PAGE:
‘Quashed’: Radio station boss on loss of breakfast show
PUBLISHED: 16:00 27 February 2019 | UPDATED: 13:46 28 February 2019
The founder of Radio Broadland has shared the story behind the station, as its current owners Heart announced the closure of its breakfast show.
John Swinfield, a former Fleet Street hack, was flying from London to New York in the early 1980s when he spotted an article inviting licence applications for a commercial station in Norwich and Norfolk.
Mr Swinfield, who has worked as a journalist for the BBC, Anglia TV, and a number of national papers, said: “I saw the advert and knew there would be a lot of competition for the licence. By the time I landed at JFK, I’d scribbled the skeleton outline for the station.”
Upon his return from filming documentaries in the States, Mr Swinfield recruited the University of East Anglia’s Macolm Bradbury, the 7th Earl of Leicester Lord Edward Coke, and Labour peer Pat Hollis – later Baroness Hollis of Heigham.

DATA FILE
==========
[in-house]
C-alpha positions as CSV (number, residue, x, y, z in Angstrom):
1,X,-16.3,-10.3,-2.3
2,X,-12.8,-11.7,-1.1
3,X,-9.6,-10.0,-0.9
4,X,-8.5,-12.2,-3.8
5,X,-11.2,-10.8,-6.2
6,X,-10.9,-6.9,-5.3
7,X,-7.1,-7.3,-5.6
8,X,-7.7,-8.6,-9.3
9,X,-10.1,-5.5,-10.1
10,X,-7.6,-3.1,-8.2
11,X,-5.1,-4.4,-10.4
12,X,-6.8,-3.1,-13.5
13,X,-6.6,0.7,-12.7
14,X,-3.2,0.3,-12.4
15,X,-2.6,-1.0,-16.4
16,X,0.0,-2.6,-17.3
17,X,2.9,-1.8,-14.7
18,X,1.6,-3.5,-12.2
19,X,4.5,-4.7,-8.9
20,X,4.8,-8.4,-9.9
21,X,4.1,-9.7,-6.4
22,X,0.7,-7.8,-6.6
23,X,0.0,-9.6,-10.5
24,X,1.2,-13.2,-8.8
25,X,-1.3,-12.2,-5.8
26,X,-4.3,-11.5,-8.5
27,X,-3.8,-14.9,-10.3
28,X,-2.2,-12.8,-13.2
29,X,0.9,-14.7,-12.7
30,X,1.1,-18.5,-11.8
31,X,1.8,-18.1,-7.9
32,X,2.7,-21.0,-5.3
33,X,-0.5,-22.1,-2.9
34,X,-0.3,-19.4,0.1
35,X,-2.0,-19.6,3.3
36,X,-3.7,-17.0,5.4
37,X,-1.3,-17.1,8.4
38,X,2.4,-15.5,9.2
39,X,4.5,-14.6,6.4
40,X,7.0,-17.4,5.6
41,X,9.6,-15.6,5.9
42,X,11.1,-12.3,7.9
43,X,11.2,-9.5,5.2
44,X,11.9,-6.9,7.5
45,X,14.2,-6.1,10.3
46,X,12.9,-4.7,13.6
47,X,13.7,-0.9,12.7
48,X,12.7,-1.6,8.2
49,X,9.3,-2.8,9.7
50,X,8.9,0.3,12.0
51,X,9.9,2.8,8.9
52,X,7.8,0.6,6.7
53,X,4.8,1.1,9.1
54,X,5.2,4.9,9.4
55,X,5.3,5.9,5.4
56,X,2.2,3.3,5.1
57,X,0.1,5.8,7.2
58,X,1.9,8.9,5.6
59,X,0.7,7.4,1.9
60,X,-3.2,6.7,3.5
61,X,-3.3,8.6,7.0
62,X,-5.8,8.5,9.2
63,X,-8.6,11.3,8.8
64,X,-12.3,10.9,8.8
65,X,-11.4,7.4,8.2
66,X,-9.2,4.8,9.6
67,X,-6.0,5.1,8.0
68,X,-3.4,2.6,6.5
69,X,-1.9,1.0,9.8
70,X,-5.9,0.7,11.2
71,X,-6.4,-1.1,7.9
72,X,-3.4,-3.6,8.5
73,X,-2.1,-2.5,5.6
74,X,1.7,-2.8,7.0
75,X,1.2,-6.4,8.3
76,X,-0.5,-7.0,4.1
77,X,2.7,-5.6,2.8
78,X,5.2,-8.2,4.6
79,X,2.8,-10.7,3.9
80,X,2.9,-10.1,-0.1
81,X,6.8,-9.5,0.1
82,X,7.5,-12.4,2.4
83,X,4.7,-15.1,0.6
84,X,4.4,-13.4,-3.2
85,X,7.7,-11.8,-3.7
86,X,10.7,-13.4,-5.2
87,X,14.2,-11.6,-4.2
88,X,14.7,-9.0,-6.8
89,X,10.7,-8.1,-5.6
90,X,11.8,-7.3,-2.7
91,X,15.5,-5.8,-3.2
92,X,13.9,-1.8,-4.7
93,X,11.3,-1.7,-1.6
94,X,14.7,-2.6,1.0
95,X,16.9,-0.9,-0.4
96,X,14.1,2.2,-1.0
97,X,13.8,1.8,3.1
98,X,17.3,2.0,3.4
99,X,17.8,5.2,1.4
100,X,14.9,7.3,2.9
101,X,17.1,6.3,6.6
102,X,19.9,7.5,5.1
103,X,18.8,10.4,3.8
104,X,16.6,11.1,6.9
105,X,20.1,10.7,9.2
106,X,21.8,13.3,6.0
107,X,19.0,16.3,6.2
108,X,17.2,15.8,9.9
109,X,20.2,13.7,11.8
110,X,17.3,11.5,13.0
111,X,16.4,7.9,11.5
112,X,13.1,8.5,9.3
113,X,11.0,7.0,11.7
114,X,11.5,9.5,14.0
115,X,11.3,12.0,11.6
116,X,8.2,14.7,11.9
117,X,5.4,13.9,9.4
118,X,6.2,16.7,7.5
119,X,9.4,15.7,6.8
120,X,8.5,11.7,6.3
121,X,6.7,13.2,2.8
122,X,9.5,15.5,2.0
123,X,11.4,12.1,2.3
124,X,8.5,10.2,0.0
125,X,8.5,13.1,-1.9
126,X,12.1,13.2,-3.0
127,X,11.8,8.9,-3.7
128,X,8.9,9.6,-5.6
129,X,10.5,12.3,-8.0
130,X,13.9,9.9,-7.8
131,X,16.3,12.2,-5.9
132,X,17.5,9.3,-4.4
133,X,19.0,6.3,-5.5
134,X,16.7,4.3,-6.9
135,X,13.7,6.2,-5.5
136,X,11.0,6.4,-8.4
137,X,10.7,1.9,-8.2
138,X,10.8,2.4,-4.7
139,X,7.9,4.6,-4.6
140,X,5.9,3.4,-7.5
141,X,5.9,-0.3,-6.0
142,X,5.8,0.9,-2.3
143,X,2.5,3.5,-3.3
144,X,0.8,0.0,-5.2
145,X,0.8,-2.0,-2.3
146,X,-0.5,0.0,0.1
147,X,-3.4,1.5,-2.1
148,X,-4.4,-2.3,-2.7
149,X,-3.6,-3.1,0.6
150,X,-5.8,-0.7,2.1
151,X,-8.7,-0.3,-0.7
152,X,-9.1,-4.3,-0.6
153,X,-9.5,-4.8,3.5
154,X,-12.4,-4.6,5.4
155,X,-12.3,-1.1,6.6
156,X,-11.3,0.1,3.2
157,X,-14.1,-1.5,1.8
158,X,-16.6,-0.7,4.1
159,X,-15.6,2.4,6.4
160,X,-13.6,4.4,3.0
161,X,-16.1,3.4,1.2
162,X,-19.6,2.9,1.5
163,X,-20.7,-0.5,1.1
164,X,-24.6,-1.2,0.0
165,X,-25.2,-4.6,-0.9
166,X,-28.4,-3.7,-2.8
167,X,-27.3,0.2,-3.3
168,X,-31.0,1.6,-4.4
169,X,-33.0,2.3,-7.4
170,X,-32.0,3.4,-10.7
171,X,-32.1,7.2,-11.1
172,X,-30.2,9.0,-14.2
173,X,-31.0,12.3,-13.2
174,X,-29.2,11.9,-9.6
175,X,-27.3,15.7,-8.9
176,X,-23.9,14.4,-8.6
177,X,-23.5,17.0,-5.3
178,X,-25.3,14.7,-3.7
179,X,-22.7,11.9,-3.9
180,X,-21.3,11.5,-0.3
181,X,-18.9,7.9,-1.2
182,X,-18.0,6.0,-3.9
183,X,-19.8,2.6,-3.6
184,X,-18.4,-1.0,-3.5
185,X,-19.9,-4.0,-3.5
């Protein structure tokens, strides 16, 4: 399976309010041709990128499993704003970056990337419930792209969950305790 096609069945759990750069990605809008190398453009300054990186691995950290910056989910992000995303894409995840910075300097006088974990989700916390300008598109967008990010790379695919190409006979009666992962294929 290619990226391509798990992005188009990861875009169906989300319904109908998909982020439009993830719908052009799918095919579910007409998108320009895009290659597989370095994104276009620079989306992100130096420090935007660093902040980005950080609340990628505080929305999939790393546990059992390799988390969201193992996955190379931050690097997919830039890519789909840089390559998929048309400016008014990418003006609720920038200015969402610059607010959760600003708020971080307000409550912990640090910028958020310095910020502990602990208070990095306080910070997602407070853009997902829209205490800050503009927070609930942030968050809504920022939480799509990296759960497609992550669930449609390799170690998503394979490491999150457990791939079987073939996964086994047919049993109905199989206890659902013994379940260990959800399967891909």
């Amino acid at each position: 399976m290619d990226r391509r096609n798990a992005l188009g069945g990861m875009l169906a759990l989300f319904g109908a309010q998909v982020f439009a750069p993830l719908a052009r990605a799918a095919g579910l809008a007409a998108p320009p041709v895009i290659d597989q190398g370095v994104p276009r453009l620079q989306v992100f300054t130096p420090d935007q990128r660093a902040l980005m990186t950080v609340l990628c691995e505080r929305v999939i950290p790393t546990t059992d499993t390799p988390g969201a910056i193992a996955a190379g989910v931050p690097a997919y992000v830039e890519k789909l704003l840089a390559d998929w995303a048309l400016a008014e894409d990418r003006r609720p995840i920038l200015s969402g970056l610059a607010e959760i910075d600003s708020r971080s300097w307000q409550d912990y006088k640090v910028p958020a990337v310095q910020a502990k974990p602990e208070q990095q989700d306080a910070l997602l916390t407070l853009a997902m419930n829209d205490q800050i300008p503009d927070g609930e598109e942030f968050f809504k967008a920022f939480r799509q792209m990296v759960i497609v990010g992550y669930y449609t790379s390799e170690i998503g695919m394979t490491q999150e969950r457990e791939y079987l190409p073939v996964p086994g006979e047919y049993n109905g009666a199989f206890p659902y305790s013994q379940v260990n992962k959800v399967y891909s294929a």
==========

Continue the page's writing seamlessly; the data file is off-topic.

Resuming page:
He said: “At the time Colegate was a bit run down, and the chap developing it gave us a studio in the former shoe factory at a reduced rate. We were all given wooden shoe trees with plaques on to mark the occasion.”
The station launched on October 1, 1984.
He continued: “We had gained our licence on the basis that there would be a strong speech element; it would be an alternative editorial to the monopolies of the paper and TV.
“We wanted it to be the Daily Mail of the broadcast world – scale wise in terms of politically - but realistically that was a pie in the sky. We didn’t have the money for the teams of journalists, the researchers, the sub editors or the industry experts.”
As a result, the station turned to “pop and prattle”.
Radio Broadland was later taken on by Global, the owners of Heart which ran the show until recently.
“DJs playing pop tracks were cheaper, and we were gaining listeners where many other stations were shutting down. In the end, that success was our downfall,” he added.
Having set up the station, Mr Swinfield decided to focus more on his journalism career, before turning to writing novels and historic non-fiction.
He said: “I’m saddened by the loss of the breakfast show for my former colleagues and compatriots. But it’s one of those things, like a lot of local journalism, which won’t be missed until it’s gone. There’s so much loneliness that the sense of connection and community is so frail and yet vitally important, and the gigantic media companies are quashing that like an ant under a heel.”
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